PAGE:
Richard Dunn, the former Palm Coast resident found not guilty by reason of insanity in the gruesome killing of his elderly father in 2006, will be allowed out of a state psychiatric hospital and back to the Daytona Beach halfway house where he lived for several years before he started acting bizarrely again a year ago.
The prosecution and his defense attorney, John Hager, agreed to the order in a joint stipulation filed on Oct. 17. He was returned to Stone Soup Ministries as long as he remained on all his prescribed medication, participated in substance abuse treatment–he has been a pot smoker and had been a heavy drinker–and therapy. The North Florida Evaluation and Treatment Center–the state psychiatric hospital in Gainesville, run by the Department of Children and Families–recommended the discharge to a less restrictive environment on Sept. 1.
Circuit Judge Terence Perkins signed the order, restoring all previous conditions of Dunn’s probationary status and court supervision.
For Dunn, it’s essentially back to just past Square One, after he had come close to regaining his full freedom in 2021.
Dunn stabbed his father to death in the Dunn family home on Clarendon Court South in Palm Coast in January 2006. His father, Jack Dunn, 89, had been the first physician to open a family practice in Palm Coast’s early days. Dunn told a jail corrections deputy that he killed his father because he’d been sick for years and he couldn’t take it anymore–he called the killing a “Christian mercy”–then wrote his confession on a jail form (“I killed my dad”), drawing a heart next to the word “dad.”
A graduate of the University of Florida with a communications degree, he was given a diagnosis of schizoaffective disorder with a history of bipolar affective disorder. He had a history of treatment and several hospital stays since he was 23, including Baker Acts. He’d been known to use his vehicle to bump other cars off the road.
He was 45 at the time of the killing. Once found competent to proceed, then-Circuit Judge Kim Hammond found him not guilty by reason of insanity in a non-jury trial and committed him to a state hospital, where he remained until 2012. He was then allowed to live at Free Spirit Transitional Housing in Daytona Beach, but forbidden to travel to Flagler County.
With minor setbacks, over time he appeared to progress well enough that in a series of hearings in 2020 and 2021 before Perkins, Dunn was convincing the court and his supervisors that he was healthy enough to regain his independence, free of supervision. “Why is everyone under the inclination that as soon as I’m cut free, I’m going to jump off a bridge and kill somebody?” he’d asked the judge in June 2021.
But by last September, he was scrawling strange things on his door, visiting a caretaker at her home at 2 a.m., uninvited, appearing at his counseling appointments with an unexplained burn–and smoking pot again, which landed him in jail. A pot bust would not usually keep someone in jail. Prosecutors used the probation violation to keep him there as the court figured out what to do. Last January, he was re-committed to the hospital, with hopes that he could be stabilized with drugs and returned to his halfway house. That has now happened. But his road to full freedom may have to wait a long time.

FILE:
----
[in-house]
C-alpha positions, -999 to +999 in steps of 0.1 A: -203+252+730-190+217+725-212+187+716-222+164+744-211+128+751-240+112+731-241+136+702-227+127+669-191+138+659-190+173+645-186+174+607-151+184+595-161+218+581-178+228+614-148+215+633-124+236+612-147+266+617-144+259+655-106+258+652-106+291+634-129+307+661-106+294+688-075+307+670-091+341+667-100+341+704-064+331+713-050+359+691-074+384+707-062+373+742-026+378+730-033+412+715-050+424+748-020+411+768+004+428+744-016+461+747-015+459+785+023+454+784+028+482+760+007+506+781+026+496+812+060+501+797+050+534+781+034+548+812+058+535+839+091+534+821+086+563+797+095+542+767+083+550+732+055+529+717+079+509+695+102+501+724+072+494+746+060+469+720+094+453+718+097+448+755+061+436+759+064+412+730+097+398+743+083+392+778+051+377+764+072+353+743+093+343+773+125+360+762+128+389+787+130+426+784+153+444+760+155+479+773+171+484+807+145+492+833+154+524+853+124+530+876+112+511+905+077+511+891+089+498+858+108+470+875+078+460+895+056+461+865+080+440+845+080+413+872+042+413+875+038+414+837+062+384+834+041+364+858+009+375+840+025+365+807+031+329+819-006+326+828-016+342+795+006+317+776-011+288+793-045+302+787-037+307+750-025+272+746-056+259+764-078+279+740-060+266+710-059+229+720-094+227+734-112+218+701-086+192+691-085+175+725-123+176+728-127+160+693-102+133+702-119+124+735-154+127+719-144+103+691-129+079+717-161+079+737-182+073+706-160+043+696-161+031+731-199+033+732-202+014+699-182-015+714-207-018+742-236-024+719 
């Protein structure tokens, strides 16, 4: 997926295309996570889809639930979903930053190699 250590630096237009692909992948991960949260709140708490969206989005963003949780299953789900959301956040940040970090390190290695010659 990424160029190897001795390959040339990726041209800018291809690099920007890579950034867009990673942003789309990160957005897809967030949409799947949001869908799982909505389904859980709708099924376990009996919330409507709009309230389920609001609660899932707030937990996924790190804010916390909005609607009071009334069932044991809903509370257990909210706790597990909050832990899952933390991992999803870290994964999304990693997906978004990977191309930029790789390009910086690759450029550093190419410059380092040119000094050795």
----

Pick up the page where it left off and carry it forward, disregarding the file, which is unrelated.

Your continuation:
Dunn’s return to Daytona Beach nearly coincides with an apparently similar case that unfolded last week within blocks of the Clarendon Court home where Dunn had ended his father’s life: 19-year-old Luke Ingram’s alleged killing of his elderly grandfather on Clermont Court during what may have been a schizophrenic episode. Ingram is at the Flagler County jail facing a second degree murder charge, among other charges.
I guess we have learned nothing. Schizophrenics can be unpredictable and dangerous. Turning them loose back into society when they have already shown their propensity for violence will not end well.
Another woefully ignorant and uninformed person regurgitating harmful and time-again disproven stigma about mentally ill people again. Old news.
Deborah Coffey says
Please stop allowing our mentally ill population out on the streets. These judges are endangering everyone.
Even licensed, experienced, mental health professionals who testify in court as to a person’s mental stability and the probability that such a person is or is not likely to harm someone else must tell the court that such a belief is their opinion. They cannot and will not under any circumstance give any guarantee that an individual with serious mental health issues is not a danger to others and will do no harm, because even mental health professionals do not know this. That is why I hope every judge views such reports and statements from mental health psychologists with a grain of salt. Yes, some will be fine if released back into society, but can you pick them out from the ones who are still a danger to others if released? My guess is that nobody can, and it is a guessing game. A dangerous one at that when you have a person with a history of mental illness and violent behavior toward others. I believe that the weight in such cases should always allow for the safety of the public over the individual’s wish to be released from confinement.
I hope he is required to comply with electronic monitoring/tracking and that he has to compkly with random TOIX screening for the unforseen future–with immediate revocation of his probation if he tests positive for any unprescribed substance.